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4 Colorado state lawmakers to face 2024 primary challenges

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Sara Wilson

(Colorado Newsline) Four incumbent state lawmakers will face a primary challenger from their own party this year as they work to hold on to their seat, according to candidate filings with the Colorado secretary of state.

The other 55 incumbents running for reelection, as of mid-December, are set to sail through their primary in June uncontested and go on to become their party’s general election candidate.

“It’s our incumbents’ job to make sure that they have a message that doesn’t inspire anyone to run against them if they want to be able to continue to serve as a Democratic nominee in the general election. You see that a lot in the state because people are really strong champions for their regions, both moderates and progressives,” Colorado Democratic Party Shad Murib told Colorado Newsline.

He said people interested in running for office and serving the public should do so.

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The most primary candidates against an incumbent is in House District 6, where two Democrats — Sean Camacho and Tyler Berthelot-Meres — are registered so far to take on freshman Rep. Elisabeth Epps for the party’s nomination. Whoever wins that Democratic primary is all but certain to win the general election in the strong Democratic seat in Denver.

Epps faced a difficult primary in 2022, defeating her opponent Katie March by just over 6 percentage points. That race was the most expensive legislative primary in 2022 — March spent more than $161,000, Epps spent about $127,000 and outside groups spent close to $470,000, according to campaign finance reports. It is bound to be an expensive primary this year as well.

In House District 4, freshman Democratic Rep. Tim Hernández of Denver is facing a primary challenge from retired appellate judge Cecelia Espenoza. Espenoza came in second place for the seat during this year’s vacancy committee meeting that ultimately selected Hernández.

Epps and Hernández have both made headlines as two of the most progressive lawmakers in the House. In October, Hernández faced criticism from both sides of the aisle for attending a pro-Palestine rally at the Capitol the day after the Hamas attack on Israel. Epps has publicly criticized House Speaker Julie McCluskie’s leadership, and she stalled work during the last day of the recent special session after introducing a pro-Palestine amendment on a bill.

It has made them highly visible and, potentially, politically vulnerable.

Usually incumbents are pretty aware of what people in their party want or what would make activists or other candidates angry — and then they try to avoid doing that.

– Seth Masket, director of the Center on American Politics at the University of Denver

“Usually, you have to do something pretty bad to get a challenge from within your own party, either being involved in a scandal or really, in a public way, departing from your party on a major ideological point,” Seth Masket, a professor of political science and director of the Center on American Politics at the University of Denver, said about primaries in general, not specifically the Epps and Hernández cases.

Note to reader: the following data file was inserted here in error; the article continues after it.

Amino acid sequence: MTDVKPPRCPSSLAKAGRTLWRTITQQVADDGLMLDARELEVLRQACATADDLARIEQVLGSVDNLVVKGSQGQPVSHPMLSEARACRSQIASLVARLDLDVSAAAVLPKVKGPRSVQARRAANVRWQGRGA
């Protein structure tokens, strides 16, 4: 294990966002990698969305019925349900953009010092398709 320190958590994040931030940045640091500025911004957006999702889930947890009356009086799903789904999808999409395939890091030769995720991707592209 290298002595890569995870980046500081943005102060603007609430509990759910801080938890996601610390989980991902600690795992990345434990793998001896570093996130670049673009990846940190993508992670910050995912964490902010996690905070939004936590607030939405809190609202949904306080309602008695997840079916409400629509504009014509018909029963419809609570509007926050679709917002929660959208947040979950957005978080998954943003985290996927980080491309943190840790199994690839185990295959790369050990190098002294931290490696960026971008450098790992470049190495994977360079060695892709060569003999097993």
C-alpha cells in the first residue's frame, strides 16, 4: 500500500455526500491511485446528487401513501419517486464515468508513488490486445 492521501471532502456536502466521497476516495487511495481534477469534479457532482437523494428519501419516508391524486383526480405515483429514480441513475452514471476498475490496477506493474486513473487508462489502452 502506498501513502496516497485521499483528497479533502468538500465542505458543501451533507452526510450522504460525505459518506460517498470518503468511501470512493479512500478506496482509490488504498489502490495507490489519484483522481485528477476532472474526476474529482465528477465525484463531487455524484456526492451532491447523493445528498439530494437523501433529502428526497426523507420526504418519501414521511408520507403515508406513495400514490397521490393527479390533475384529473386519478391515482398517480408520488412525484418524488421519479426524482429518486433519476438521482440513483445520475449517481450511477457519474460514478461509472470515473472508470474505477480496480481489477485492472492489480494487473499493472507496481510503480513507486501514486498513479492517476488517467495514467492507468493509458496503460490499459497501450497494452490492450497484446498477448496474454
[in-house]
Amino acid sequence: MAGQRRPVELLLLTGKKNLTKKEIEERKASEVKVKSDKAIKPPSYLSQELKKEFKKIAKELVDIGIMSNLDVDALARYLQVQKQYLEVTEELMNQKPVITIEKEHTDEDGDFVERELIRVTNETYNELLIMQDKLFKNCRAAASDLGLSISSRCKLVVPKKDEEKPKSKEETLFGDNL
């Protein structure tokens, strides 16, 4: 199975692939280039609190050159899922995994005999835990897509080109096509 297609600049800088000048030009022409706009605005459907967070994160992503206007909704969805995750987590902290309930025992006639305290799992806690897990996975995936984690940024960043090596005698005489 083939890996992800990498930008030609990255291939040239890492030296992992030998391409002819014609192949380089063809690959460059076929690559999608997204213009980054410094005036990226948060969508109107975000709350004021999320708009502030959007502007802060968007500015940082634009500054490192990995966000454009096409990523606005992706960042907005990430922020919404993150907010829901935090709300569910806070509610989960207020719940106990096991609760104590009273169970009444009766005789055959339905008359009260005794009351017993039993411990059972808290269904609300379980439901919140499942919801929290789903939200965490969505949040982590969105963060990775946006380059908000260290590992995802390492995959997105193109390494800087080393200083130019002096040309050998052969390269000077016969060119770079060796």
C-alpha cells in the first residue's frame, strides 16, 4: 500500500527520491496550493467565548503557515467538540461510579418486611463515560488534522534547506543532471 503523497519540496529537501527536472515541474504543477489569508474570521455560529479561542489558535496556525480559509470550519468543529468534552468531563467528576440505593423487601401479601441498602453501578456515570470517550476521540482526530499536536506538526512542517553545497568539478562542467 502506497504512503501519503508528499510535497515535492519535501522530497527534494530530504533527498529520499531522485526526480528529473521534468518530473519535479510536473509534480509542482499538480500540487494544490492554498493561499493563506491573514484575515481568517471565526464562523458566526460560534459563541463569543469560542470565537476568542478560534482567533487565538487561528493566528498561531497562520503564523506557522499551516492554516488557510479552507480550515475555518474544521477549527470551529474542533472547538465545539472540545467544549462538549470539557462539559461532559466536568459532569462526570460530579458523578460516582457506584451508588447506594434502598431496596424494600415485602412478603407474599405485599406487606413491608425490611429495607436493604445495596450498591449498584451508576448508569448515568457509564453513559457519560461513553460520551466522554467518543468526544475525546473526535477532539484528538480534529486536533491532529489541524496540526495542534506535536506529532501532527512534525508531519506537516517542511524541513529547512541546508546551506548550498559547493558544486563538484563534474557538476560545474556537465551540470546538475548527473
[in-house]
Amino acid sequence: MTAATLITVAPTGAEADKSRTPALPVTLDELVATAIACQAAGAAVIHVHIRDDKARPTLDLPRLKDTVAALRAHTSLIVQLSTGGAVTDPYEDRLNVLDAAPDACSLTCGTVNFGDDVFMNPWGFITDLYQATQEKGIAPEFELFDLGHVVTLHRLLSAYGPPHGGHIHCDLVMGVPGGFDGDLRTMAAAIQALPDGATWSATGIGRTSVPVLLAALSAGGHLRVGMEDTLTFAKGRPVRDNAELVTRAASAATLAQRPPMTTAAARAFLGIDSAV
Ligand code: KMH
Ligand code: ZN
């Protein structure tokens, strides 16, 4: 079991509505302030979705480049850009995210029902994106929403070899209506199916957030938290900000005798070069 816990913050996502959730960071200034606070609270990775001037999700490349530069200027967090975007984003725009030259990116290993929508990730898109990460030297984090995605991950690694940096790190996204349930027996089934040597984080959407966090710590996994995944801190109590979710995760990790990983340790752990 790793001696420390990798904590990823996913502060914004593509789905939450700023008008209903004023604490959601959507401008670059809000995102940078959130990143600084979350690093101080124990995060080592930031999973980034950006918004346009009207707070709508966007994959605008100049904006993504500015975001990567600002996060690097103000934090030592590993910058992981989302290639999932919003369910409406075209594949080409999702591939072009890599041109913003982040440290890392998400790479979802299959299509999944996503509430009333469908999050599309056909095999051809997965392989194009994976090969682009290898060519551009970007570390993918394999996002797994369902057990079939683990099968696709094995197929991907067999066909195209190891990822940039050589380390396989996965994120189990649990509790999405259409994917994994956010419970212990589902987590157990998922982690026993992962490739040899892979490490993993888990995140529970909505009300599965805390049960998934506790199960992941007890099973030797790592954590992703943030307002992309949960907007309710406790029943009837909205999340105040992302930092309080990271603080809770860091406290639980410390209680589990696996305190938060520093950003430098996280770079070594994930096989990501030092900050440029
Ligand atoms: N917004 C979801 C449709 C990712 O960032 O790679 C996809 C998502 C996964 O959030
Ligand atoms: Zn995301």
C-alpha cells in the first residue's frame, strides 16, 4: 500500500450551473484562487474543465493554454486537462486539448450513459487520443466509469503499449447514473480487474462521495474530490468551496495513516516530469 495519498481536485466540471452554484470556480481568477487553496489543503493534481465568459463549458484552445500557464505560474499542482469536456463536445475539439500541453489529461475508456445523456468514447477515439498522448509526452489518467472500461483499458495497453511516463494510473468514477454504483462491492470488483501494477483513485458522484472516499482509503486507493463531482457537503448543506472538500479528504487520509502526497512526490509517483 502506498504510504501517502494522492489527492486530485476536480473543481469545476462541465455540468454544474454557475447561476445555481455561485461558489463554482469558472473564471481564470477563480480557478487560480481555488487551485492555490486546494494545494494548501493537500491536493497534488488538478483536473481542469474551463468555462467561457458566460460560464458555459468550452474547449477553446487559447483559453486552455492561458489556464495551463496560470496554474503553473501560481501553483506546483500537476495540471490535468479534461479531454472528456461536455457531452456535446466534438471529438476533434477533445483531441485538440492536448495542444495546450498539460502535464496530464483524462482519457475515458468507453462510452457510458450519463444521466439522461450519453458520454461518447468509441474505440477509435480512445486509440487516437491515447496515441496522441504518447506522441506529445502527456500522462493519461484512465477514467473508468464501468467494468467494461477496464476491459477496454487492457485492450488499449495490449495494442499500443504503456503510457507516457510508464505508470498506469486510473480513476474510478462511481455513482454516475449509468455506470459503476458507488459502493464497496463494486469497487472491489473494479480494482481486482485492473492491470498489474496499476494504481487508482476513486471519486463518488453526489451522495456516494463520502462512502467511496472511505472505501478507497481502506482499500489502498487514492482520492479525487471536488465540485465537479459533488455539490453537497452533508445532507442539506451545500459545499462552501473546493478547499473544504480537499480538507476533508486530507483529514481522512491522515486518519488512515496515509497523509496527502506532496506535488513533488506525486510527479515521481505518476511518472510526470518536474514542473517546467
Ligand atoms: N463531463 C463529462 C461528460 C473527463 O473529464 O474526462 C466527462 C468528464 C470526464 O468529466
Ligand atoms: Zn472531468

“Usually incumbents are pretty aware of what people in their party want or what would make activists or other candidates angry — and then they try to avoid doing that. Just trying not to be the lightning rod,” he said.

Rep. Junie Joseph, a Boulder Democrat, has a primary challenger in Tina Mueh. Mueh came second to Joseph when the Boulder County Democratic Party picked a replacement for former Rep. Edie Hooton on the 2022 ballot. Joseph went on to win in the general election that year, but 2024 will be her first full election cycle.

“Many people just have said that 60 people (in the party) can’t determine that seat permanently. We need an election to really figure out what our priorities are and who we want to represent us at the Legislature,” Mueh said in a September interview.

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Finally, Republican Rep. Mary Bradfield will face Joshua Griffin, a veteran and former Colorado State University football player, as she seeks a third term in the House. Bradfield was also primaried in 2022 by Karl Dent, but won the party’s nomination by over 30 points.

Masket said that in an unpublished study he conducted of primary challengers in Colorado state legislative elections, he found just 12 examples of an incumbent being primaried between 2008 and 2020. That would make 2024, with four challenged incumbents, a year with a relatively high number of incumbents facing primary challengers.

Incumbent primaries could be rare, he said, partly due to Colorado’s term limits. Representatives are limited to four terms and senators are limited to two terms. If a candidate of the same party as the incumbent is itching to serve, they can just wait until the open election instead of potentially making people in the party angry by mounting a primary challenge.

The bulk of the contested primary elections are for the open seats, where a current lawmaker is term-limited or not running for reelection.

That will be the case this year. Five people are vying for the Democratic nomination in House District 8 to replace Rep. Leslie Herod, three Democrats are running in House District 30 to replace Rep. Chris deGruy Kennedy, and three Democrats are running in House District 36 to replace Rep. Mike Weissman.

Colorado’s legislative primary elections occur on June 25.

Colorado Newsline is part of States Newsroom, a network of news bureaus supported by grants and a coalition of donors as a 501c(3) public charity. Colorado Newsline maintains editorial independence. Contact Editor Quentin Young for questions: Follow Colorado Newsline on Facebook and Twitter.